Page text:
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September is Here, Could it Make Sense to Buy Stocks in Worst Month of Year?
By, Simon Maierhofer
Tuesday September 06, 2016
In terms of stock market seasonality, September is the worst month of the year. Most of the time, buying in September isn’t a genius idea, and we’d prefer to buy weakness into October, but there’s a chance of a September low this year.

The July 4, 2016 Profit Radar Report featured the following S&P 500 projection.

Based on this projection, the S&P was to rally to about 2,195 followed by a pullback to about 2,155.

Barron's rates iSPYETF as a "trader with a good track record." Click here for Barron's assessment of the Profit Radar Report.

Despite a prolonged trading range, the S&P followed this projection very closely. It rallied as high as 2,193.81 and subsequently slid as low as 2,157.09 (see ‘are we here’ arrow).

Does that mean that the next leg higher us about to launch?

The Big Question

It could be. The question is whether stocks will correct further before the next rally or not.

Under normal condition, stocks should pull back further. However, we’ve seen one of the longest and tightest trading ranges in history (July 14 until today).  

This trading range was enough to digest over bought readings caused by the post-Brexit spike. We may have just seen a correction in time rather than price.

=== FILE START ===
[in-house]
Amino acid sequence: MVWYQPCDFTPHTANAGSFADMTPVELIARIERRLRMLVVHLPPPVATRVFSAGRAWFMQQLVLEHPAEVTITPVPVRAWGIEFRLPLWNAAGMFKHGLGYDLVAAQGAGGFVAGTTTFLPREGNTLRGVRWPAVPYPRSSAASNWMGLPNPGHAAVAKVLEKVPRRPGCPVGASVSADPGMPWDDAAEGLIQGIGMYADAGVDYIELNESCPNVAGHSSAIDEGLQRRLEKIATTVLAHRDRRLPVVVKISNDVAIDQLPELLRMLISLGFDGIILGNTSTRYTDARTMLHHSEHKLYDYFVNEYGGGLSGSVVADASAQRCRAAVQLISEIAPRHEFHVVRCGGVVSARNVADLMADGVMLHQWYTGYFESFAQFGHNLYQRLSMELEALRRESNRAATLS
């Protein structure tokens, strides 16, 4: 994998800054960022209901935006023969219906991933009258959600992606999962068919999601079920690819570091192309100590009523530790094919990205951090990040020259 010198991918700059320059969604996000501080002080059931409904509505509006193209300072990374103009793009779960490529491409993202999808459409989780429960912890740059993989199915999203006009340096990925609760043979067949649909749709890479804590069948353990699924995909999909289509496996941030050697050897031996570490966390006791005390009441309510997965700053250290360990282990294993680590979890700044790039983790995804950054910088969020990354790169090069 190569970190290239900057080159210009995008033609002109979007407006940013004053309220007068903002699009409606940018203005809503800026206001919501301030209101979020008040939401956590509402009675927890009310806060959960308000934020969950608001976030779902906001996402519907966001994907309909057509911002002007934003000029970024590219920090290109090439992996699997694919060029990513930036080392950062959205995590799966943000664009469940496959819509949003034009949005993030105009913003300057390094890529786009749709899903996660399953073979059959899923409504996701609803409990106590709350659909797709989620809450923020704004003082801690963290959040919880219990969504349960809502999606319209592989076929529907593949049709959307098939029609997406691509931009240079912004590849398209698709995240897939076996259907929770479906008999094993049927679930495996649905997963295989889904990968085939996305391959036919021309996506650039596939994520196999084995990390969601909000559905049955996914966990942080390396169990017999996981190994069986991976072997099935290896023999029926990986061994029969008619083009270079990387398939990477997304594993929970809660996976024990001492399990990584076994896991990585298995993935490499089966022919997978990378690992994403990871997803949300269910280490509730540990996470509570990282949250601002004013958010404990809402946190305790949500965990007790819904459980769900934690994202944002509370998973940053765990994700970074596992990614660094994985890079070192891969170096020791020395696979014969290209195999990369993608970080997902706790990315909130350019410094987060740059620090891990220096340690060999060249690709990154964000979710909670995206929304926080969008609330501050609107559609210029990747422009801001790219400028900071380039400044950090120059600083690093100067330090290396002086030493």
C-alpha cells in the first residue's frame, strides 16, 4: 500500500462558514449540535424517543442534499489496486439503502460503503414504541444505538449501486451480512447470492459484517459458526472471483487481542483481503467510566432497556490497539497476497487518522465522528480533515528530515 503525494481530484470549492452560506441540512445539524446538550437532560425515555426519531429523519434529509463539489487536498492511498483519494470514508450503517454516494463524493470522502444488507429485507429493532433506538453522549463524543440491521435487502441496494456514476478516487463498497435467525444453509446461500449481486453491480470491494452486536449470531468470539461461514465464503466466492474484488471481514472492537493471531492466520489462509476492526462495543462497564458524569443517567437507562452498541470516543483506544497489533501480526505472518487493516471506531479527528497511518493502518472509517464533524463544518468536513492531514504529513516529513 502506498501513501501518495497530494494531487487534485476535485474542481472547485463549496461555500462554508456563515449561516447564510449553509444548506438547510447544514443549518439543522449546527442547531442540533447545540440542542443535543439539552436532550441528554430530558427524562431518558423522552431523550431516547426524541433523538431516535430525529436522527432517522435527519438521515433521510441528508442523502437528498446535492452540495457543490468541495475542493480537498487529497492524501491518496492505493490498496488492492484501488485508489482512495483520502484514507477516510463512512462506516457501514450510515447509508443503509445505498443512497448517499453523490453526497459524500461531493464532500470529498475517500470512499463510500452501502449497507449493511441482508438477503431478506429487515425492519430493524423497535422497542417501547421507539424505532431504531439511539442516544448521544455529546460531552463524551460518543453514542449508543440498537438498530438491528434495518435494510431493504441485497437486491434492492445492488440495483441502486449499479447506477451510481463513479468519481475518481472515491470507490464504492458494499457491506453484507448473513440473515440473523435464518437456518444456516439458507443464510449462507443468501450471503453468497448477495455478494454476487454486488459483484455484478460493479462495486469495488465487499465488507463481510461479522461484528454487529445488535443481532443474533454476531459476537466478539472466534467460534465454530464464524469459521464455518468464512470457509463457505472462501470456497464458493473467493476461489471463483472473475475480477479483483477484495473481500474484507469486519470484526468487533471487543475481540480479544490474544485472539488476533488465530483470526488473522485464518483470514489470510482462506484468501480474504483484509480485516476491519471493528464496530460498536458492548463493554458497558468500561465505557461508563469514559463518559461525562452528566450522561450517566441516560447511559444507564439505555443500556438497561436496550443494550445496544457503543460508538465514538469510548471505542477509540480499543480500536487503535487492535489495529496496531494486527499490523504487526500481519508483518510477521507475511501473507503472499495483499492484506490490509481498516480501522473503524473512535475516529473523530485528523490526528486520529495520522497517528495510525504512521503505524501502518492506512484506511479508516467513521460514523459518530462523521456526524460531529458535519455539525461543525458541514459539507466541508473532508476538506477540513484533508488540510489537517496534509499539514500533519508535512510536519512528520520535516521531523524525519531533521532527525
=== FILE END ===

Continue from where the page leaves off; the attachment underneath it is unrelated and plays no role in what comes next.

However, in terms of seasonality, September is the worst month of the year. Buying in September is less than ideal.

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October, on the other hand, has often served as launching pad, most recently in 2014 and 2015.

Best Setup

Further weakness with targets around 2,150 – 2,130 and 2,130 – 2,070 reached later in September or in October would certainly set up a much better buying opportunity than chasing price around 2,200 in September.

We consider any pullback into the above ranges a gift. Life is always more pleasant if you receive a present. If we’ll get it, we’ll certainly accept it (buy stocks), but we can’t bank on it.

If the market moves higher soon without noteworthy pullback, we’ll have to deal with it, and determine whether it’s a temporary or a sustainable move higher.

Short-term, the S&P has broken outside of the descending black trend channel (see chart above), but the put/call ratio and short-term RSI suggest some weakness. It will take sustained trade above 2,187 (red resistance line) for the S&P to venture higher. 

Continued updates are available via the Profit Radar Report

Simon Maierhofer is the founder of iSPYETF and the publisher of the Profit Radar Report. Barron's rated iSPYETF as a "trader with a good track record" (click here for Barron's profile of the Profit Radar Report). The Profit Radar Report presents complex market analysis (S&P 500, Dow Jones, gold, silver, euro and bonds) in an easy format. Technical analysis, sentiment indicators, seasonal patterns and common sense are all wrapped up into two or more easy-to-read weekly updates. All Profit Radar Report recommendations resulted in a 59.51% net gain in 2013, 17.59% in 2014, and 24.52% in 2015.

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